Also, I don’t think we should judge just from one side of the story. Perhaps this lecturer was doing so with a sense of humour without meaning to harm? Yes, often it is necessary at times to ask for an explanation, and to understand the problem deeper, but before that, maybe we shouldn’t be making a judgement immediately?

    • Agreed with your comment. Let’s hear what others say. My stmt is meant to be provocative. Of course, I’m not referring to all teachers – not even the majority. Maybe most? My brother is a teacher in a JC also.
      I heard that the daughter is a dreamer. Like to day dream. Maybe it’s due to this that she was picked!

  2. melbyfool says:

    I do not concur. I have friends who are teachers and are as dedicated as any of the teachers past. The problem is that they are now not allowed to ‘pick on’ students because they are so precious. And parents do not have time to bring up their children properly resulting in them being monkeys at school.

    If I was SM’s daughter and my parents were SM, they would have marched to the poly and asked the lecturer to pick on me more! And that was what happened years ago at school: at a meet the parents session my mum told the form teacher in front of me to thrash me if I misbehave. Obviously I minded my p’s and q’s from then on!

    Being in a polytechnic means SM’s daughter is at least 16/17 years old. If she can’t handle being picked on by the lecturer she probably won’t survive very well in the working world! Find out why she’s being picked on. Is it because she can’t answer any questions? Why is she not able to answer any questions? Because she didn’t prepare for lectures? We have a solution right there then, don’t we?

    The teacher is not always wrong. Neither are they always right. But if we want them to be good teachers, then we have to assume that they are.

    • Wow! Excellent comment. Can’t agree with you more. In my time, when the teacher hit us – let alone picked on us, we didn’t dare tell our parents. I we did, we would get more! To my parents, the teacher cannot be wrong! They are always right! I remember my Chinese teacher used to use a ruler to knock on my knuckles and sometimes she just pinched my ear! I didn’t even dare to complt. Now, it’s totally diff.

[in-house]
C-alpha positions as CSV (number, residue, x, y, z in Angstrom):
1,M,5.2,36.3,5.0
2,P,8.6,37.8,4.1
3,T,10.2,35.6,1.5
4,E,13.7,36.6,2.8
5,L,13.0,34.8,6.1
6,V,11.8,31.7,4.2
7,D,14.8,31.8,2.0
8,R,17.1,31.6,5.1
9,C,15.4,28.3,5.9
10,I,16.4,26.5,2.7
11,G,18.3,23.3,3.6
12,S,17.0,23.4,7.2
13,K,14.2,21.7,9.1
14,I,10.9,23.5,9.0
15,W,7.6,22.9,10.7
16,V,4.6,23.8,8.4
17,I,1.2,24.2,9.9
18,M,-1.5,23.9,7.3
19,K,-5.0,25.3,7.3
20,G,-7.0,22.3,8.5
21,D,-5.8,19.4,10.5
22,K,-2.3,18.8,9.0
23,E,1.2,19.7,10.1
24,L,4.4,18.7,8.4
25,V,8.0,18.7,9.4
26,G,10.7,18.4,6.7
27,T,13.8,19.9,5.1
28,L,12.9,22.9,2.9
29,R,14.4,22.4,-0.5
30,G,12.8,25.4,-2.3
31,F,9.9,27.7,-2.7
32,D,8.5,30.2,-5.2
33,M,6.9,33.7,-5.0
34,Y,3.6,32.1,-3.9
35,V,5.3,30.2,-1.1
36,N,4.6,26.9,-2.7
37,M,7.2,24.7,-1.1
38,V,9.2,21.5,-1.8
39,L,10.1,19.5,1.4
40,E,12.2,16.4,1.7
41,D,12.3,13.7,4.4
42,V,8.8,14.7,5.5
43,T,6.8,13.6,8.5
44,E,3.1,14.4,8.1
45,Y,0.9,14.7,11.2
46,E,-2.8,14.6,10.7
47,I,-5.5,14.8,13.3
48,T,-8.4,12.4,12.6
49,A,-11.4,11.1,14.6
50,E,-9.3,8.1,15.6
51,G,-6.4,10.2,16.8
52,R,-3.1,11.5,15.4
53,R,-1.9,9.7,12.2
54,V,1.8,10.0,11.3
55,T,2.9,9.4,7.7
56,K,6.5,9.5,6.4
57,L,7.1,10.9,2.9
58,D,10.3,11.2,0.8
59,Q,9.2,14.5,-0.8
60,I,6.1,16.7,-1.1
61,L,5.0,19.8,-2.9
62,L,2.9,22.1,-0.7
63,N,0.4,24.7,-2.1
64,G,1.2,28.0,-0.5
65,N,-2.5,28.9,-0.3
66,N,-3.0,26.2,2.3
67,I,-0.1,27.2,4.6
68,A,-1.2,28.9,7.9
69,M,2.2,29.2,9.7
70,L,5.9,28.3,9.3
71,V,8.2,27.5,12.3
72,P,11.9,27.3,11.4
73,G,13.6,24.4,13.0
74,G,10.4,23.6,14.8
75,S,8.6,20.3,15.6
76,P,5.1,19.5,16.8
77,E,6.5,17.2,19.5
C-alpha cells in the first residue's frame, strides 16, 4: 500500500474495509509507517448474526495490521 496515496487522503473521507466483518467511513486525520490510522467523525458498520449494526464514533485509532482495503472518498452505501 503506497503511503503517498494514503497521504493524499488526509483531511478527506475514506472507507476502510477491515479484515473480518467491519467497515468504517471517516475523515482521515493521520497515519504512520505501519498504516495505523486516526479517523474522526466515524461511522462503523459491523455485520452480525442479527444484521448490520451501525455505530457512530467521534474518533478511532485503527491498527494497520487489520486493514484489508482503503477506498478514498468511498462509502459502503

How do you explain the so many scandals in the news involving teachers?

      • melbyfool says:

        I’d say there are a few factors involved:

        – New media (Internet, blogging, etc) gives students avenues to bring up scandals. There might have been the same amount of scandals in the past, but we didn’t know about it because news didn’t get around

        – Takes two hands to clap; students lacking love and attention at home try to get love and attention at school and teachers get tempted

        – Competition; students wanting better grades offer themselves in exchange. Or students simply have competition amongst themselves to see who can bed the teacher. Don’t be surprised at this because I believe it happens more often than you think!

      • SG Girl says:

        I, too experience that. When I was in primary two, my teacher pinched me (really hard) when I did the sums wrongly. Another time in primary five, when I handed the maths correction to my teacher, she tore them up saying “this is exercise for my fingers”. Even as a child, I felt that what that teacher did was not right but I could do nothing. Years later I heard that teacher couldn’t have babies (thank God) and that teacher who taught me at primary two, got divorced.
        Having said that, the rest of the primary school teachers who had taught were truely awesome. They were patient and kind and I could feel their love in teaching. The most enjoyable education years were my primary school days except for maths.

        I suggest your friend to teach his daughter to be more outspoken. She has to learn to defend herself. Teachers are not always right. Teachers may not process the nicest characters (nor moral values). She should talk to that lecturer in private about how she feels. If that fails, then your friend should step in to talk to that lecturer.

        • Thank you for your suggestions. I’m sure he’s reading it.

        • agongkia says:

          You seem so happy that the teachers who pinched you and tore your exercise book that they cannot produce baby and divorced.
          My teacher spinster Ms Ong specially asked me to help to take books from her class cabinet and later accuse me of stealing the candy mean for some charity which I did not and interrogate me like a police inspector .Poor boy like me do not know how to defend myself. The candy was eaten by some of her class students earlier.
          My friend Cheng Ah Hoo also flame me and make my life miserable.
          Must I also wish that they kick the bucket without any love one besides them or give birth to children without b-side or handicap?
          Must learn to be magnanimous. Forgive and forget.

  3. agongkia says:

    The above case aside….

    Please do not be too sensitive and have some respect for those in the teaching profession.Do not be over protective of our children or we may spoil them.I have seen many over protective parents.

    When I was a little boy,I prefer one who is old ,experience and matured guiding me.The uglier she is,the better result I will score.Best if she can pick on me and cane me in public if I misbehave.It will boost my confidence and make me study better.The more she pick on me,the more concern I felt she has on me.